The UK is sleepwalking into a big problem with its gas network

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To decarbonise the UK, the long term use of gas for heating, including any potential for hydrogen, is limited. Getting off gas is now an obvious climate change and energy security necessity. Both the UK government and its adviser, the Climate Change Committee (CCC), have signaled the need for the gas network to be wound down.

It should be crunch time for the regulation of gas network infrastructure. With government due to make a decision on the future of the gas grid in 2026 and Ofgem now planning for the next price control period (to start in 2026), this is a critical juncture in UK energy network regulation.

But, to all appearances, it’s still business as usual for these heavily regulated parts of the UK energy system, which continue to have capital poured into them. This is exposing UK citizens to significant financial risk while bolstering gas network returns.

The system is risky for consumers

There are large financial liabilities associated with the gas grid, related to stranded assets and decommissioning costs. Yet little thought is being given to them or how they should be managed, apart for some work by Frontier Economics for the CCC seven years ago.

The UK’s gas distribution networks are privately owned and split across four companies. These are regulated by Ofgem to operate the networks and, where they are allowed, to invest in new or replacement assets. Assets in these networks are costed by Ofgem to give something called a ‘RAV’, or regulatory asset value, and networks get a financial return on this. Networks can also profit from their operations. Ofgem assumes a certain amount for running costs and if the networks do better, consumers and networks share the difference. This system hasn’t always worked in the best interests of consumers.

The current regulatory model assumes that gas network assets have long lives; assets are given a 45 year financial lifetime; ie gas network owners recoup the costs of their investments over a 45 year period.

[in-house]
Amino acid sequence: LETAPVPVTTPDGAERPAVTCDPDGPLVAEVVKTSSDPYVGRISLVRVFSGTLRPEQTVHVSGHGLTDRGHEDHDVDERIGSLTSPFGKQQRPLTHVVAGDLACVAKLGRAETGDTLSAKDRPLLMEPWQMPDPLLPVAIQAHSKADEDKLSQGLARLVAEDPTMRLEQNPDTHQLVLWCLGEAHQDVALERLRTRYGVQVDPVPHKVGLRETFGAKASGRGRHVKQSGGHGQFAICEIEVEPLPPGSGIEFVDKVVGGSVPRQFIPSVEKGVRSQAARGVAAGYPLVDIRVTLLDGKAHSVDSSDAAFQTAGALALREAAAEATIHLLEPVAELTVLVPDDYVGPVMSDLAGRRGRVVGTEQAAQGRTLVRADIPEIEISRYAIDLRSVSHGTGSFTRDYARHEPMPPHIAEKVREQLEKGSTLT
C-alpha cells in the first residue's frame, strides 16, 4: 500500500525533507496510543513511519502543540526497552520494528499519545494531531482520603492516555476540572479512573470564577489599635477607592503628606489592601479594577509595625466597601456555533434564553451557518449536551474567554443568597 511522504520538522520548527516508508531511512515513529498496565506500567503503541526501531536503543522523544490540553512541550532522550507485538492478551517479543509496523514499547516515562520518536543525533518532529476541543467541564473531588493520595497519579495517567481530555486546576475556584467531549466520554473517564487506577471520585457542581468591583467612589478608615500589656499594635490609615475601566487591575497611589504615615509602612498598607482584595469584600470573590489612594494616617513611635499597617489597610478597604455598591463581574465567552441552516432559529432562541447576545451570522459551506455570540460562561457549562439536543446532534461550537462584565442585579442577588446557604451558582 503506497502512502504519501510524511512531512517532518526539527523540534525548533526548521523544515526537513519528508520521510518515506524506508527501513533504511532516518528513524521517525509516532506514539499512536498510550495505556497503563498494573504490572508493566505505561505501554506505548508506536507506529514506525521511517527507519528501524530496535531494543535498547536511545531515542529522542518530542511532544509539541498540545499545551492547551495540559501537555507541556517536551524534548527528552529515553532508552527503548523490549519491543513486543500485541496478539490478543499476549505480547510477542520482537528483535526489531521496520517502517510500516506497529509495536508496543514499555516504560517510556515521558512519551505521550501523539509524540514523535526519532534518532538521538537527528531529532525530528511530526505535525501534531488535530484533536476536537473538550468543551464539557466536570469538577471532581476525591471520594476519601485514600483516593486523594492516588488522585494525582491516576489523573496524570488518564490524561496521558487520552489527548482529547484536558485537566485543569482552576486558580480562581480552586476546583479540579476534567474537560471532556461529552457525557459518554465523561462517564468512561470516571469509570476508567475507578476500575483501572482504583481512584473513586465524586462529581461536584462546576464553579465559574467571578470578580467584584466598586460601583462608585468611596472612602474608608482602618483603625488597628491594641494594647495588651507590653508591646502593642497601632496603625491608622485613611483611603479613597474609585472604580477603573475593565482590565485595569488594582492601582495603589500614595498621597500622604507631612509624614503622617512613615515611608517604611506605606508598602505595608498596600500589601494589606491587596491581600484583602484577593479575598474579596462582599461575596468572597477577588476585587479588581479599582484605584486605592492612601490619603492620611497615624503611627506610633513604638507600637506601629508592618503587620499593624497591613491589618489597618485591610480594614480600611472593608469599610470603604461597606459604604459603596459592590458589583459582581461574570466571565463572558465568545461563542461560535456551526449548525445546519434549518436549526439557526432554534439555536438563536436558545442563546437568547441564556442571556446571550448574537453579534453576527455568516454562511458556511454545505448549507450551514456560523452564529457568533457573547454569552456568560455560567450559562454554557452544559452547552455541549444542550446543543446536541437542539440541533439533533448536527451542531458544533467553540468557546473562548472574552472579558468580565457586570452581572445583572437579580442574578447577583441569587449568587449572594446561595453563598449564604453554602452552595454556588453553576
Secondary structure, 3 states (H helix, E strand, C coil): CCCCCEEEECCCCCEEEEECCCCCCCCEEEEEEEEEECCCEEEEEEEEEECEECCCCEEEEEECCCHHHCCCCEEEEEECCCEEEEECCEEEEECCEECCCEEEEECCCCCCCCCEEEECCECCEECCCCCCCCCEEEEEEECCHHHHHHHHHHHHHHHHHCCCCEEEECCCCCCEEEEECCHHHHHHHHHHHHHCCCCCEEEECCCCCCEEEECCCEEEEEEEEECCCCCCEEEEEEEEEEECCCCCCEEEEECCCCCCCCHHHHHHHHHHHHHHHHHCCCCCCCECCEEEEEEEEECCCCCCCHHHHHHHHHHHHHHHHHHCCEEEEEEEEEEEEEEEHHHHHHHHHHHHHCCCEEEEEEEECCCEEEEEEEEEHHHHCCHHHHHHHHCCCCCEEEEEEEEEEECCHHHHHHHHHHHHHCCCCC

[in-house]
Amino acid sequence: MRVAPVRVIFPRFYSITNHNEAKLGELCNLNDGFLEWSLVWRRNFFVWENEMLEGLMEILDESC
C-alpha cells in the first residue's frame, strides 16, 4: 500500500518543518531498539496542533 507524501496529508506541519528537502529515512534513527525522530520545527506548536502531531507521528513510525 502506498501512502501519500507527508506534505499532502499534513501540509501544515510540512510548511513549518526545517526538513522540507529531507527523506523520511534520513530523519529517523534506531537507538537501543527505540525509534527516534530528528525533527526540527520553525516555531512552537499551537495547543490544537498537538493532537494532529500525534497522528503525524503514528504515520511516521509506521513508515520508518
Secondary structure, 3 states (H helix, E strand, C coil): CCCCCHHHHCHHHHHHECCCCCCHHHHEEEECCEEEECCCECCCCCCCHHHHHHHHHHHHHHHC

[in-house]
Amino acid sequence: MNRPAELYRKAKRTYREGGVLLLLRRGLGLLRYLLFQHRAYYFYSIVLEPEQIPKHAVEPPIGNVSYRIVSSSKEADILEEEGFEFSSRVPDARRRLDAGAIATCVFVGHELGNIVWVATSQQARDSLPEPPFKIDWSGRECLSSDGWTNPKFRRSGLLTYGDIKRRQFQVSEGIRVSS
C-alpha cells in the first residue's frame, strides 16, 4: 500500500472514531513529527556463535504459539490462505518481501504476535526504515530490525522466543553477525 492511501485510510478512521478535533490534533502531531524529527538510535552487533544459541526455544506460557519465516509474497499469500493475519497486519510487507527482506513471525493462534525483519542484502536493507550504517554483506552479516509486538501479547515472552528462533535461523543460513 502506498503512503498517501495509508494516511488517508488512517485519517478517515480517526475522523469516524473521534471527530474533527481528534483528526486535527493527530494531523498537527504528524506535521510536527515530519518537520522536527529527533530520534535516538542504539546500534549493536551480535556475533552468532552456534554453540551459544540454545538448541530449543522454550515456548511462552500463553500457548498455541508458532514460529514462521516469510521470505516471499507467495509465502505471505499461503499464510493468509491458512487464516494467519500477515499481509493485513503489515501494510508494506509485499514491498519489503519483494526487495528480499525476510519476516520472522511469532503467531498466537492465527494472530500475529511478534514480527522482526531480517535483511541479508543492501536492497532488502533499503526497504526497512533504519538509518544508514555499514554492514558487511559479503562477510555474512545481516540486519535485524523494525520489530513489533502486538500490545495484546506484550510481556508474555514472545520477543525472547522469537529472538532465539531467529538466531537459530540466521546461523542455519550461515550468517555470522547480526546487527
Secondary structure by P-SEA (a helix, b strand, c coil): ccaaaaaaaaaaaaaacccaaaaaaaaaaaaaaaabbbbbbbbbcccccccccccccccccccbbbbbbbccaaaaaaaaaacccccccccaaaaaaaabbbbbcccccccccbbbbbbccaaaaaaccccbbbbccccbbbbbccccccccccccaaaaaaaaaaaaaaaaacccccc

As the customer base shrinks, costs will rise

And herein lies the first problem: If we’re going to move to low carbon heating by 2050 and, as seems to be increasingly clear, the gas network will only play a very small role at that point, there is a significant stranded asset problem. Even with ‘front-end loaded’ depreciation, we are still talking about multiple billions (perhaps £3 or £4 billion) of stranded assets in 2050. And that’s assuming all capital investment stops in 2026, which it won’t; the Iron Mains Risk Reduction Programme (the big yellow plastic pipes you see when roads are dug up) is expected to continue to 2032, so these assets won’t be paid off until 2077.

Compounding this issue is that, over time, the number of consumers attached to the network will decrease rapidly if climate targets are to be met. So gas network charges will increasingly fall on a smaller number of customers. Without mitigation, increasing transportation costs could lead to a gas disconnection network death spiral and major equity impacts, as those without the means to switch, end up trapped.

The second issue is about the decommissioning of the gas grid. For obvious safety reasons, leaving a pressurized network of pipes full of an explosive gas across the entire country would not be sensible. In the UK currently, as was the case for me, if you get rid of gas appliances and have your gas meter removed, eventually the local gas network operator will come and make the supply line safe. This can involve digging, cutting the service pipe and then capping it underground as close to the main as is possible. This comes at a cost, borne by the network, unless (bizarrely) you ask them to come and do it, in which case you pay. This strange process and cost allocation is currently being considered by the government but highlights the need to think about what happens to the gas grid in a much more co-ordinated way.